3 Ways to Keep Out of Stocks from Ruining Your Holiday Season

The holiday season is a make or break scramble for retailers. Their offices are busy, and everyone is in a high stress mode to make the season profitable. They invest in getting people in their stores or on their sites with attractive offers. Unfortunately, this omnichannel approach has caused an increase in ‘out of stock’ challenges. Out-of-stocks can be costly for retailers, as a study commissioned by IHL Group found. In 2015, out-of-stocks, overstocks and returns cost retailers an estimated $1.75 trillion, and “out-of-stocks accounted for $634.1 billion in lost retail sales for the year ended in the spring.”

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Although manufacturers and suppliers do not have the same urgency around Black Friday, Cyber Monday or last-minute shopping, there may only be one or two degrees of separation between the manufacturer/distributor and the retail consumer. A recent study by Gallup claims that “B2B companies are at risk of losing more than two-thirds of their customer base.” This study concludes that strong customer relationships are built on collaboration and that good suppliers are a competitive advantage.

During the holiday buying season, inventory moves rapidly. If retailers are not confident in your product availability, they will find other suppliers. Near real-time inventory is critical, as is following integration best practices, especially if you have multiple retailers pulling from the same stock. If manufacturers and suppliers can support their retailers through the holiday season, they will build long-lasting, profitable relationships.

Vital Integration Best Practices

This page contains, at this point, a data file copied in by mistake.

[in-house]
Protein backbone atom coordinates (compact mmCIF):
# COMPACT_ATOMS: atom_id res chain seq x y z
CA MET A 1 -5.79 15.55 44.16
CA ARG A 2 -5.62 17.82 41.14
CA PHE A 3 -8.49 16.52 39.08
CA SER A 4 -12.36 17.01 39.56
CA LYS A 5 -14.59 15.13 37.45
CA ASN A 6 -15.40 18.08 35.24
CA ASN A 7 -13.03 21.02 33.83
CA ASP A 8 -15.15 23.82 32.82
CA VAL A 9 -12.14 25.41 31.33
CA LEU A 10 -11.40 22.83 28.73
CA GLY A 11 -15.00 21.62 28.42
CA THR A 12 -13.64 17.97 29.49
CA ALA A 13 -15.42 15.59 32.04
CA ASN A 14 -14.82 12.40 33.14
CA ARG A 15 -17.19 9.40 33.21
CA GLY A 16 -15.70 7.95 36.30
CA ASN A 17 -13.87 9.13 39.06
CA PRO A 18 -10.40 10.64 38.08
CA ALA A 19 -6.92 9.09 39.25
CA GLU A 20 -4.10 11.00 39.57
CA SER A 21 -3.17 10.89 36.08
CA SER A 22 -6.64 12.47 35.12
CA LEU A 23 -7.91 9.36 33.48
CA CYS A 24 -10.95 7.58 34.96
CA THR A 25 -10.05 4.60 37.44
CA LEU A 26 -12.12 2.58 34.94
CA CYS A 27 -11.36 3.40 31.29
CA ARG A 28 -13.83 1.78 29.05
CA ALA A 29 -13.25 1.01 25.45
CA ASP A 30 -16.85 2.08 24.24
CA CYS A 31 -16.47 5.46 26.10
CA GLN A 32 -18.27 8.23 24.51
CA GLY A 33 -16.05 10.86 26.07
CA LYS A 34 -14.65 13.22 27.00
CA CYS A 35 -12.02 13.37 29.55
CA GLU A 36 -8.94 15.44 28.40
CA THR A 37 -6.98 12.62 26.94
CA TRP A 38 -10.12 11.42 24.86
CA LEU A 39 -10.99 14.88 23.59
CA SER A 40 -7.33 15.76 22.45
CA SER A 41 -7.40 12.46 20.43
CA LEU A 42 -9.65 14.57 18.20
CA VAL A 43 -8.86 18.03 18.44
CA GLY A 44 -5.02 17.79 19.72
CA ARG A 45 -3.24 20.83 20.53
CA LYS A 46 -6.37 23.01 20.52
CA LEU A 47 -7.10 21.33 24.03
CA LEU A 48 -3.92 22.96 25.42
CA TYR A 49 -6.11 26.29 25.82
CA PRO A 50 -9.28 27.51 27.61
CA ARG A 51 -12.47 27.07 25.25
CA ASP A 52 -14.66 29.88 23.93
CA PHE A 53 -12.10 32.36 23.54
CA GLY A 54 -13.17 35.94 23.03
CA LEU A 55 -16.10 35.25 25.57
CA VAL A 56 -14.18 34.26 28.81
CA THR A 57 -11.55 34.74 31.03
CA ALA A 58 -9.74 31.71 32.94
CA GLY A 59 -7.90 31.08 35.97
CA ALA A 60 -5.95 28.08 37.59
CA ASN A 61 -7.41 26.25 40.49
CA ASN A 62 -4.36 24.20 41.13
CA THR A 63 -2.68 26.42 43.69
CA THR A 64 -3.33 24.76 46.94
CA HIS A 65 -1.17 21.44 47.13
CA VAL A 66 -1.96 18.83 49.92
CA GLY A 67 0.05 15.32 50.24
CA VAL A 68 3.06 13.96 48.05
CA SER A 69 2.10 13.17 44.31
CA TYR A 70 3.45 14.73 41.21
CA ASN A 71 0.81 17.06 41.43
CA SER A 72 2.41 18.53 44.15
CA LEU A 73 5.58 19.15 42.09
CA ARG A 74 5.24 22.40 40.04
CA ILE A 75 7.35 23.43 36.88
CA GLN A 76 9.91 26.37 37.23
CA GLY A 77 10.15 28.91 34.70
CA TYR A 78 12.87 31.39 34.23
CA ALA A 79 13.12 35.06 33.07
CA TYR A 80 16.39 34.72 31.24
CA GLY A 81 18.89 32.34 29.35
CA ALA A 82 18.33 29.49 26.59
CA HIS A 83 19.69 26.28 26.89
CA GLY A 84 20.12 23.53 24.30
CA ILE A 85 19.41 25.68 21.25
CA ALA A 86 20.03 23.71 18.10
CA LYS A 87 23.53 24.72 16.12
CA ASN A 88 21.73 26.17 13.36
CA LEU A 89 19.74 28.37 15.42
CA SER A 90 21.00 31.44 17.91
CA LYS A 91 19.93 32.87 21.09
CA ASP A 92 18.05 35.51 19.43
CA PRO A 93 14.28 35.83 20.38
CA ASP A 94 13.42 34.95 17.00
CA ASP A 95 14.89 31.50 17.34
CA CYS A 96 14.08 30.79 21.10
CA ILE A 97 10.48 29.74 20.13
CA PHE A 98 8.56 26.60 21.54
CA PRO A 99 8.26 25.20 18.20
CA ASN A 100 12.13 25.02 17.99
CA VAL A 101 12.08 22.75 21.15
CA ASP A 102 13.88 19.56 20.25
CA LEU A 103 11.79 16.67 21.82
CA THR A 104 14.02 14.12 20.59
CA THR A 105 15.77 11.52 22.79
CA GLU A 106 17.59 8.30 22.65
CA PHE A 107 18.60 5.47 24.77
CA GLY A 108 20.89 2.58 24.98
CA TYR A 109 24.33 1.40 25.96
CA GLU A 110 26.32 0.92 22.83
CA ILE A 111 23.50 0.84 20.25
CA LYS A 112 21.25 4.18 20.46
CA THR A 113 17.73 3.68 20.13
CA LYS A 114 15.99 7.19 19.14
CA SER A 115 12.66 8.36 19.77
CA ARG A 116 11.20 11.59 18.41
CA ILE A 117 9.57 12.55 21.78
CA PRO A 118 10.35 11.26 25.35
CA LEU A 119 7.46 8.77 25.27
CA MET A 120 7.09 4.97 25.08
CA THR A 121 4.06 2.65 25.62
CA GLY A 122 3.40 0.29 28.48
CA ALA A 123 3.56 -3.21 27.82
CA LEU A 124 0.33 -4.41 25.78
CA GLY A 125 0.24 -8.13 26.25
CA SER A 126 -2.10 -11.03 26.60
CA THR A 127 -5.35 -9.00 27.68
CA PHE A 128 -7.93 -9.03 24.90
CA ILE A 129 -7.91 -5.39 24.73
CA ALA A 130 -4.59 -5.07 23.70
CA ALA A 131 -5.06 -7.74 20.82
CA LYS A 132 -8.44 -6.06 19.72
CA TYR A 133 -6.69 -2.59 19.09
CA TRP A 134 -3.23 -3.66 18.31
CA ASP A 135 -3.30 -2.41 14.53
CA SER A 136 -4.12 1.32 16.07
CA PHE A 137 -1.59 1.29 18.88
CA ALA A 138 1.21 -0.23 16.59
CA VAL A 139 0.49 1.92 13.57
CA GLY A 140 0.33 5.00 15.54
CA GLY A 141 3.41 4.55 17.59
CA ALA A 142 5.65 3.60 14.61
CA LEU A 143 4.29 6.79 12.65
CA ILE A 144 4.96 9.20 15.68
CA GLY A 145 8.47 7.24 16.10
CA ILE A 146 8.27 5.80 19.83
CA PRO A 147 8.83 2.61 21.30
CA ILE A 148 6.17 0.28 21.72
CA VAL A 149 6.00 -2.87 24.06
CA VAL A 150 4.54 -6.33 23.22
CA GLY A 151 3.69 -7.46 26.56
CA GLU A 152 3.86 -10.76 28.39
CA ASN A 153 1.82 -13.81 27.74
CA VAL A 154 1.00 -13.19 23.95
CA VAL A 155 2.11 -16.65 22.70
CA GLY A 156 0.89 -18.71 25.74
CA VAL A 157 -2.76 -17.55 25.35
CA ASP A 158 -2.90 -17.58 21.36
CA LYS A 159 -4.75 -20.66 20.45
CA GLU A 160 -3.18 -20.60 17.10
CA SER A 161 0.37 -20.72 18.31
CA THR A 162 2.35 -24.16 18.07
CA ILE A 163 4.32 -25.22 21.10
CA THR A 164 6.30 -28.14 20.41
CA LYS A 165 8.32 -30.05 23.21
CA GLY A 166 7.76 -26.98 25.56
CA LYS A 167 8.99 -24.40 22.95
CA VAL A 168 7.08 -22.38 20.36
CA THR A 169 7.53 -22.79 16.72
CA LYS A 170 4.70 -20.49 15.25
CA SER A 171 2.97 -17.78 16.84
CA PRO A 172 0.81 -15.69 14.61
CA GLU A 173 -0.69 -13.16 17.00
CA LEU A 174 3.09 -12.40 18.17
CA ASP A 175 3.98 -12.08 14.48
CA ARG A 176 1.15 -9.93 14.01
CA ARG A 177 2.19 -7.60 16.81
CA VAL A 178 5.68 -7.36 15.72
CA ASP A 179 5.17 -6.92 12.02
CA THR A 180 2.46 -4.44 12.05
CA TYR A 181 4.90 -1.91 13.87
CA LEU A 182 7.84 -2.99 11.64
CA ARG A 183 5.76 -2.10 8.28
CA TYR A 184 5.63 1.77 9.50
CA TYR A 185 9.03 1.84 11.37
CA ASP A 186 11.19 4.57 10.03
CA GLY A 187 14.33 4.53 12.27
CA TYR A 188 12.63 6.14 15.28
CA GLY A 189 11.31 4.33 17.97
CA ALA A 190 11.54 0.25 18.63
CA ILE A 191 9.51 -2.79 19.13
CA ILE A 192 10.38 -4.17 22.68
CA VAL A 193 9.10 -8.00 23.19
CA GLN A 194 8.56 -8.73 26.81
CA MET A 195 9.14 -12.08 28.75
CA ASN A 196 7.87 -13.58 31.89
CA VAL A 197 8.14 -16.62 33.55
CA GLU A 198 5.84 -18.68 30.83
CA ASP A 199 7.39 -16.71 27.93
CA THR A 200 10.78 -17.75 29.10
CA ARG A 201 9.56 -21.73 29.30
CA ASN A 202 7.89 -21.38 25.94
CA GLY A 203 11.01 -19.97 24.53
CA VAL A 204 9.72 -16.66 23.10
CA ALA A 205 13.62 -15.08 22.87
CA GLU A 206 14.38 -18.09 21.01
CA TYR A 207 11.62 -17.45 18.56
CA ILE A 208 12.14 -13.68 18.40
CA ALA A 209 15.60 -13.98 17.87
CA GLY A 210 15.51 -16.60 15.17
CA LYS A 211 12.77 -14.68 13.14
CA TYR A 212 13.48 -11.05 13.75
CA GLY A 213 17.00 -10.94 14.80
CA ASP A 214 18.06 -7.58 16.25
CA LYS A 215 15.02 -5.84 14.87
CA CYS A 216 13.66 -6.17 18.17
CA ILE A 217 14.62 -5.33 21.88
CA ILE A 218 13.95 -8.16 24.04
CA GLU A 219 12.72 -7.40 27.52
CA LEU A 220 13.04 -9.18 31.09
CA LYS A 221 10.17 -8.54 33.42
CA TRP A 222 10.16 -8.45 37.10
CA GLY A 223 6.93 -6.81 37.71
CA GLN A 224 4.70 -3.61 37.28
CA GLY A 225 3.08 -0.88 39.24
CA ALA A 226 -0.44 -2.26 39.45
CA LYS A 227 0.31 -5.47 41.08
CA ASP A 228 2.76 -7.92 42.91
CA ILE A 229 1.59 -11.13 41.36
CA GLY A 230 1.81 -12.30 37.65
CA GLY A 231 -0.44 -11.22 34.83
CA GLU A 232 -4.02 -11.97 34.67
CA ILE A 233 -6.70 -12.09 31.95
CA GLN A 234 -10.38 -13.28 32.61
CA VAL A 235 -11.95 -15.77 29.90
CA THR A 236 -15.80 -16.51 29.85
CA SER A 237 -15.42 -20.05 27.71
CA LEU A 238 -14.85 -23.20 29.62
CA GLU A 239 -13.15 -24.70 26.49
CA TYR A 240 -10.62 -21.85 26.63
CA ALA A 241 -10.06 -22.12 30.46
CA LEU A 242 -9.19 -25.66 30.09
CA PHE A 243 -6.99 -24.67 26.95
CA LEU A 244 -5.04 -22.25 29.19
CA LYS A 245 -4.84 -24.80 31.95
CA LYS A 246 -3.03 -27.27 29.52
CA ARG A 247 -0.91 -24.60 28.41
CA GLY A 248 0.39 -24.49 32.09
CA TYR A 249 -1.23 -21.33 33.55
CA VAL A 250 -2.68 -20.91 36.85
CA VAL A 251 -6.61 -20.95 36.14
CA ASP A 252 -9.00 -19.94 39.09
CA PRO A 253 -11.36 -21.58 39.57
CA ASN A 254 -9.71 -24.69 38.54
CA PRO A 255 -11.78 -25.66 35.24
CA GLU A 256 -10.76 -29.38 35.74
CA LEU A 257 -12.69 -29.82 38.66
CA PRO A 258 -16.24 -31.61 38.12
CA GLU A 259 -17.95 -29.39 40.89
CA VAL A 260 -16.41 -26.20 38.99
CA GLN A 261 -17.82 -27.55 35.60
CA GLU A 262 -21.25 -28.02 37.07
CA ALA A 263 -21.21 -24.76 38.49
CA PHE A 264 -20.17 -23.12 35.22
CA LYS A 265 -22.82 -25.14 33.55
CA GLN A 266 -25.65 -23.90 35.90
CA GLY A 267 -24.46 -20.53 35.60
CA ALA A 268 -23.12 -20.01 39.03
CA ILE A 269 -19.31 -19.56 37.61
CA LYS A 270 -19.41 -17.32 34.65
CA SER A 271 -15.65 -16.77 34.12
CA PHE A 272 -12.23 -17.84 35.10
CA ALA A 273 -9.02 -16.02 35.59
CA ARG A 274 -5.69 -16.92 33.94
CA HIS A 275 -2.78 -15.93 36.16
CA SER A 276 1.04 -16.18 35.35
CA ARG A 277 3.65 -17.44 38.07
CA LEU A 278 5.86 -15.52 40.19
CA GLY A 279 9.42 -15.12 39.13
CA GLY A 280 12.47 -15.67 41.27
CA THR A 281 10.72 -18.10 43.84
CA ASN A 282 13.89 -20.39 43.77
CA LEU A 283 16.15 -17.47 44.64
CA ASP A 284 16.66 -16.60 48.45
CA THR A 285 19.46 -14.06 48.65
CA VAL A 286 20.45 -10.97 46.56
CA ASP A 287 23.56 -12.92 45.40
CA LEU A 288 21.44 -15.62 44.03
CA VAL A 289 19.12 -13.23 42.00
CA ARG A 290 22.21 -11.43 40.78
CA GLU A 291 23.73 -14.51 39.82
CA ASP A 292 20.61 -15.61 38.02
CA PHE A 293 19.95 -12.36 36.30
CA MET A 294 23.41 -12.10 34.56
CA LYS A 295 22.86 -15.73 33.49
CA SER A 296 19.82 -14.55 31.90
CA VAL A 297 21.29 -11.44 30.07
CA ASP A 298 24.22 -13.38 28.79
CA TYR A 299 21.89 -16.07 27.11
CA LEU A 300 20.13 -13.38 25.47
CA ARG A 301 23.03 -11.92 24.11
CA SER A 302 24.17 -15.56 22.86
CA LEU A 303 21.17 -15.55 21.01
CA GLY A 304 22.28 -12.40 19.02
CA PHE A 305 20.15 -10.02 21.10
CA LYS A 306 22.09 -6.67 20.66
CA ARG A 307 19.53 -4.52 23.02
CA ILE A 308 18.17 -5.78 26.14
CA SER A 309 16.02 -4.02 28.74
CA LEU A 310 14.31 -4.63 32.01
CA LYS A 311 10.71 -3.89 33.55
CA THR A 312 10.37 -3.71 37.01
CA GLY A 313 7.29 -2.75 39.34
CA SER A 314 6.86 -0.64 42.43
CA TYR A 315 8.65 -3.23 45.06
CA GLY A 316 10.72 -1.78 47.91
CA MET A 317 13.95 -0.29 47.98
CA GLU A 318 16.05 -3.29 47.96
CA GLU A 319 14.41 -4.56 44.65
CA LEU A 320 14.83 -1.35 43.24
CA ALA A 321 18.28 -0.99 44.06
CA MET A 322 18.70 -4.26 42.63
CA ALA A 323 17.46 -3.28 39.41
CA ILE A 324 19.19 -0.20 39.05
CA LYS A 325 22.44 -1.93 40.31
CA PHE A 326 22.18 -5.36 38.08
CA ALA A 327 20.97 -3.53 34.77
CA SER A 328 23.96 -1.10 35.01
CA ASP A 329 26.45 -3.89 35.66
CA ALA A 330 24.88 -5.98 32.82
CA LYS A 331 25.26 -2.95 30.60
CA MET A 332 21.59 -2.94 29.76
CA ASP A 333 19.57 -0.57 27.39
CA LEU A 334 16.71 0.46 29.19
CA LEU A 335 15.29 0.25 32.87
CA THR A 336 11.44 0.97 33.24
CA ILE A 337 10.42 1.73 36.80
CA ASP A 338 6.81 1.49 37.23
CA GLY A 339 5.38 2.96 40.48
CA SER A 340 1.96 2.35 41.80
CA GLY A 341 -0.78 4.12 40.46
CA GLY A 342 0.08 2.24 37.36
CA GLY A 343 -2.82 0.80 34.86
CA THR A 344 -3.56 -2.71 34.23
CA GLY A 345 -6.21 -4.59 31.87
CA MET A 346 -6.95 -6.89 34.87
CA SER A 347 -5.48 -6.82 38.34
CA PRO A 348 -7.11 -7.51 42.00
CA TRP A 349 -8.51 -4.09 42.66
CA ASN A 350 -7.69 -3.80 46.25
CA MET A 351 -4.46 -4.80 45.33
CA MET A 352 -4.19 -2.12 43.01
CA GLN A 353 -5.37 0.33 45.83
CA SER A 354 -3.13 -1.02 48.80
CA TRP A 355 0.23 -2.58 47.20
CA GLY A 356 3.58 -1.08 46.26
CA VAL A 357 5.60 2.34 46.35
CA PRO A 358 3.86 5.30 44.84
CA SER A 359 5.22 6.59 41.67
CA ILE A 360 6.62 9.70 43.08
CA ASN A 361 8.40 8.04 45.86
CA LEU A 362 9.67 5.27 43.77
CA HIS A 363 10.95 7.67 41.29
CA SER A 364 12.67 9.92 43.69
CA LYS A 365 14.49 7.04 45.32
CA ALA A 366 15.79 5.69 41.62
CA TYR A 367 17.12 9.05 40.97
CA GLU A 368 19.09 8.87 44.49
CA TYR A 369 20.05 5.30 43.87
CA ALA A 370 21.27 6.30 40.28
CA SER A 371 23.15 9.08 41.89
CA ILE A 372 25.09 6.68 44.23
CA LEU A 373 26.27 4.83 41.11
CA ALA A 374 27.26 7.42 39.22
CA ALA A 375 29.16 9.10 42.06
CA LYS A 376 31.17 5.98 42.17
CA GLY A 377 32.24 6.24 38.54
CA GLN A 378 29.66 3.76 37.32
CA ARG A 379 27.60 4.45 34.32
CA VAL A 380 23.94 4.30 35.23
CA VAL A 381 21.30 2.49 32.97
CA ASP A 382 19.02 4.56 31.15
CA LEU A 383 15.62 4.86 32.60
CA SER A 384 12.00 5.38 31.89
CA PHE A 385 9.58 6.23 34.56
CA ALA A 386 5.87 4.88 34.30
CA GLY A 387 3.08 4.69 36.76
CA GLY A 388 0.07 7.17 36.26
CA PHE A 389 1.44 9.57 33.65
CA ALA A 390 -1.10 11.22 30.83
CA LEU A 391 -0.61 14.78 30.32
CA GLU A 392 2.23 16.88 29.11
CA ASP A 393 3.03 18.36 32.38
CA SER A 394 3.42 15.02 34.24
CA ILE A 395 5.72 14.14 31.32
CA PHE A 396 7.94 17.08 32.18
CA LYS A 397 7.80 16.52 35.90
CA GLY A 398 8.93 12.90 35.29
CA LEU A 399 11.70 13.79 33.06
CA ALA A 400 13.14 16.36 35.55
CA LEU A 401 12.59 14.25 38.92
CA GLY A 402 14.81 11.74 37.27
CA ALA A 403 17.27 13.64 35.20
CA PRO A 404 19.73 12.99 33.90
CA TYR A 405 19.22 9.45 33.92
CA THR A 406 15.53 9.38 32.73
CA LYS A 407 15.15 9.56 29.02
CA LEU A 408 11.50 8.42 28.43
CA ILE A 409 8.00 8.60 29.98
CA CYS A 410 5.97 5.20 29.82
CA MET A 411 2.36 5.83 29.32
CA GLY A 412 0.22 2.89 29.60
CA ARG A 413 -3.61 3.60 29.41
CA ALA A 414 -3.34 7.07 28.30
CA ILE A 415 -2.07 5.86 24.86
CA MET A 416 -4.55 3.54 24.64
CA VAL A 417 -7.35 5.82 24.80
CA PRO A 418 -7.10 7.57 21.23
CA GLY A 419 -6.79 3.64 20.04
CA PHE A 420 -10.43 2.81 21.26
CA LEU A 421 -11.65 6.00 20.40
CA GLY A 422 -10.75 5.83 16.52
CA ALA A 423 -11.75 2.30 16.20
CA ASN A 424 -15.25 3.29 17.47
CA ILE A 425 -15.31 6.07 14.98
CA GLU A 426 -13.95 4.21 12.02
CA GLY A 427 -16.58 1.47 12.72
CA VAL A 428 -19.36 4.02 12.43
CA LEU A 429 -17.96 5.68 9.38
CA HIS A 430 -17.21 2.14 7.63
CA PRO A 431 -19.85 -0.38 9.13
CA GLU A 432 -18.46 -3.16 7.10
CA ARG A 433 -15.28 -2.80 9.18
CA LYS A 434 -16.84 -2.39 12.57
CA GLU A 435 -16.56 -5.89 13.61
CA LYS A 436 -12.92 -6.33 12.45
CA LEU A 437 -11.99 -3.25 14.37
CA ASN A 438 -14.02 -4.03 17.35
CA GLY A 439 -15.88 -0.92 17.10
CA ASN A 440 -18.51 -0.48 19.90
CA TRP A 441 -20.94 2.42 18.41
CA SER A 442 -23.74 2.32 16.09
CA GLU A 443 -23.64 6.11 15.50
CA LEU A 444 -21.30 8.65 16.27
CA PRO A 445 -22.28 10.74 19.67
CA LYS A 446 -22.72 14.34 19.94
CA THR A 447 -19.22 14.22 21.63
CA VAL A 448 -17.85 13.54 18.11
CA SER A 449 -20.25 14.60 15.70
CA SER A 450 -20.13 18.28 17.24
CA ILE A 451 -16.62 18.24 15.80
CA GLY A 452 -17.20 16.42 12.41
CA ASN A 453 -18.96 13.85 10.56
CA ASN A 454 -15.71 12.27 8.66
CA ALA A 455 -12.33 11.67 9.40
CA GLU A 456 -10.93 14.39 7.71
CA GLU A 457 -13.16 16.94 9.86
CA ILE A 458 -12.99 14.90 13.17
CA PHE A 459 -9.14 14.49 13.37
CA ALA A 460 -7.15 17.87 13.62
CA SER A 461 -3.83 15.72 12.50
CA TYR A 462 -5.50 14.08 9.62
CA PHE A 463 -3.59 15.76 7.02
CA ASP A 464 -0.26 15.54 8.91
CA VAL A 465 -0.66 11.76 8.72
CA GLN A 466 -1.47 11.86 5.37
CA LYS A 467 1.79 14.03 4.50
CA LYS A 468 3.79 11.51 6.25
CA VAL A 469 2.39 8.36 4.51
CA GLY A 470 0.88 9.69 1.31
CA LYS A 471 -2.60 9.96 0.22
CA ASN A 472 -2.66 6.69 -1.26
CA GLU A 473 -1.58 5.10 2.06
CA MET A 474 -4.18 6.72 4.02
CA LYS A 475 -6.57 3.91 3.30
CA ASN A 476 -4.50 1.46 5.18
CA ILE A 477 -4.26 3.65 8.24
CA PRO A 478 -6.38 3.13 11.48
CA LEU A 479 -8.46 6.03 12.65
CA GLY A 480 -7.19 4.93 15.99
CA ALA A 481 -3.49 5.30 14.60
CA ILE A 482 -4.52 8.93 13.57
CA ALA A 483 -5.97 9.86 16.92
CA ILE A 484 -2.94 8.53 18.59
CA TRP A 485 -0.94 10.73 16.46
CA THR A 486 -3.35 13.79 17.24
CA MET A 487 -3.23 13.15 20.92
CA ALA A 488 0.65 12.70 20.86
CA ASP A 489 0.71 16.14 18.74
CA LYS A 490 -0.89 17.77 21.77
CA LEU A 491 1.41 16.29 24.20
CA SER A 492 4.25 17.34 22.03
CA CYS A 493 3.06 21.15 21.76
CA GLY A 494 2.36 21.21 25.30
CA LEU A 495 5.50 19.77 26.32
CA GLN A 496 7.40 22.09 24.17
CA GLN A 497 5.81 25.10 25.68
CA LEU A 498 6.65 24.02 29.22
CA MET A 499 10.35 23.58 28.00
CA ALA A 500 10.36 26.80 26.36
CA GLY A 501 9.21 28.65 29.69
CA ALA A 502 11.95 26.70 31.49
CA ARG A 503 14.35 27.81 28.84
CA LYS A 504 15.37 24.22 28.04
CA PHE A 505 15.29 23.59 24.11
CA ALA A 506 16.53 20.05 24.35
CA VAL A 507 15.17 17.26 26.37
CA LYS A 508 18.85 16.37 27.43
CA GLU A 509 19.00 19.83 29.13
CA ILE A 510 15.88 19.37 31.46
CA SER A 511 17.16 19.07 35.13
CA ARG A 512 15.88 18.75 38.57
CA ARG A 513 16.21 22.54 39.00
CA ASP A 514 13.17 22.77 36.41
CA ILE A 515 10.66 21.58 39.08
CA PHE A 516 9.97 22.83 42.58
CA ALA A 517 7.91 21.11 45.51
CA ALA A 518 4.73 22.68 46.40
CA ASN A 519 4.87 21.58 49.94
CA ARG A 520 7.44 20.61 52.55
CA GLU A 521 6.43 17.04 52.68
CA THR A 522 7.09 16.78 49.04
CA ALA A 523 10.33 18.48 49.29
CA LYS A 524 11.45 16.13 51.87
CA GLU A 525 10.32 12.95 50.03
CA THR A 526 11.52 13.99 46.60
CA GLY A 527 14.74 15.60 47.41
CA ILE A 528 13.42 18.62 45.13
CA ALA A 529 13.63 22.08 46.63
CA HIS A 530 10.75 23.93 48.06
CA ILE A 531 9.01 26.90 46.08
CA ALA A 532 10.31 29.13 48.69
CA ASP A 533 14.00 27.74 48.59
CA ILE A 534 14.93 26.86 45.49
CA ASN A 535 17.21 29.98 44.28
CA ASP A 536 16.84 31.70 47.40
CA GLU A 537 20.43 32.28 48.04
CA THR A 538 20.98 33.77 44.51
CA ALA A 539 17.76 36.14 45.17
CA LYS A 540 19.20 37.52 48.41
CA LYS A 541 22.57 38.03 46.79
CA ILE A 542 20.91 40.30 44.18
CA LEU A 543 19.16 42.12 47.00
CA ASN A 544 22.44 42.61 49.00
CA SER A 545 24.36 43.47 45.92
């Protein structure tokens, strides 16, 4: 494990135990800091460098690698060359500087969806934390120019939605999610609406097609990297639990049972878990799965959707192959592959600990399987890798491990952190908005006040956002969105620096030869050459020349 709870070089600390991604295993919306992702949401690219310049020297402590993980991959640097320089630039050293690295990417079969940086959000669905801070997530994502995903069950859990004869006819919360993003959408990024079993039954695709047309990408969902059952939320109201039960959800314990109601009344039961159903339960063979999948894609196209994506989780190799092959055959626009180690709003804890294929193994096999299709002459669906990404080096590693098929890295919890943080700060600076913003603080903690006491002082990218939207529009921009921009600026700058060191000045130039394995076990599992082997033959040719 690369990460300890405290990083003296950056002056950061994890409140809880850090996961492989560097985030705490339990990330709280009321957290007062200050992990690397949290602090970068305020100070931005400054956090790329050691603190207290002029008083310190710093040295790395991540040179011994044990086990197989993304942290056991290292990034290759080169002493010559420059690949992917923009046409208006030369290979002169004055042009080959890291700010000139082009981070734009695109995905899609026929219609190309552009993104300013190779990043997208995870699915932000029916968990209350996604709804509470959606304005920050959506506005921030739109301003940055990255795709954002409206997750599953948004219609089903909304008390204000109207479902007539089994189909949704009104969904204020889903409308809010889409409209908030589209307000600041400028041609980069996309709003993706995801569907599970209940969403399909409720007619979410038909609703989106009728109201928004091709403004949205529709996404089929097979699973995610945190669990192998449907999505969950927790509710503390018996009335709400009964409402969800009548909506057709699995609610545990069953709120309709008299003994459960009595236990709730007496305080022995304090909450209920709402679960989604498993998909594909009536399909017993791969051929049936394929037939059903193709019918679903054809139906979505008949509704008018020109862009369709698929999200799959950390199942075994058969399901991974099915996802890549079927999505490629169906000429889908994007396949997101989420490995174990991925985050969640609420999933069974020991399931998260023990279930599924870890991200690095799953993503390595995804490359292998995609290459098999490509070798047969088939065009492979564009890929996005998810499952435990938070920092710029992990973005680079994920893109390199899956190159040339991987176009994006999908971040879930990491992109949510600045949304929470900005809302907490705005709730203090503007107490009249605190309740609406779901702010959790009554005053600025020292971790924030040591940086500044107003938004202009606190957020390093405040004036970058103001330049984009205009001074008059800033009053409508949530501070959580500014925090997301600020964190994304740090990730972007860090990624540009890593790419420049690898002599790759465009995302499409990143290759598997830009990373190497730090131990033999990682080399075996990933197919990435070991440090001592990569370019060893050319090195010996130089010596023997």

The following are best practices to support your retail customers:

  • Inventory feeds. Support your distributors and retailers with automated, robust, real-time access to inventory feeds. Include inbound requests, an automation where customers can call into your system for updated product information.
  • Go beyond the basic SKU# / inventory count. Your inventory feeds should go beyond SKU count. Not only should your feed show the current inventory, but consider providing such information as:
  •     Availability date. For out-of-stock or low stock items, provide both the amount and date in which the batch of inventory will be available.
  •   Inventory by location. Do not tie a specific retailer into one source location.  Retailers are calculating shipping based on a ship from and ship to address.
  • Go beyond in-stock inventory. Consider these factors:
  •    Backorder management. If your manufacturing or resupply time is relatively short, consider handling backorders internally, so your customer can get the sale.
  •    Stock alerts. Be proactive with outbound communications for low stock and back-in-stock alerts.
  •    Allocated inventory. If you have multiple retailers pulling from the same inventory, consider allocated inventory and associated product feeds for your larger customers.
  •   Automated order processing. Send orders electronically.
  •  Shipment notification. Incorporate near real-time shipment notifications with estimated arrival dates, so that retailers can communicate to their customers when their product has shipped and when they can expect it.

As manufacturers or suppliers, you may not have the ability to implement these best practices, but your goal should be to tightly integrate with your retailers and strive to make their lives easier. During the post-holiday season, retailers assess not only their own performance, but also the performance of their suppliers. They recognize who supported them best during the season and who hindered their performance. Work with your retailers now to understand how you can support them through the upcoming holiday season.

Michael Moores is CEO of Envalo, Inc.

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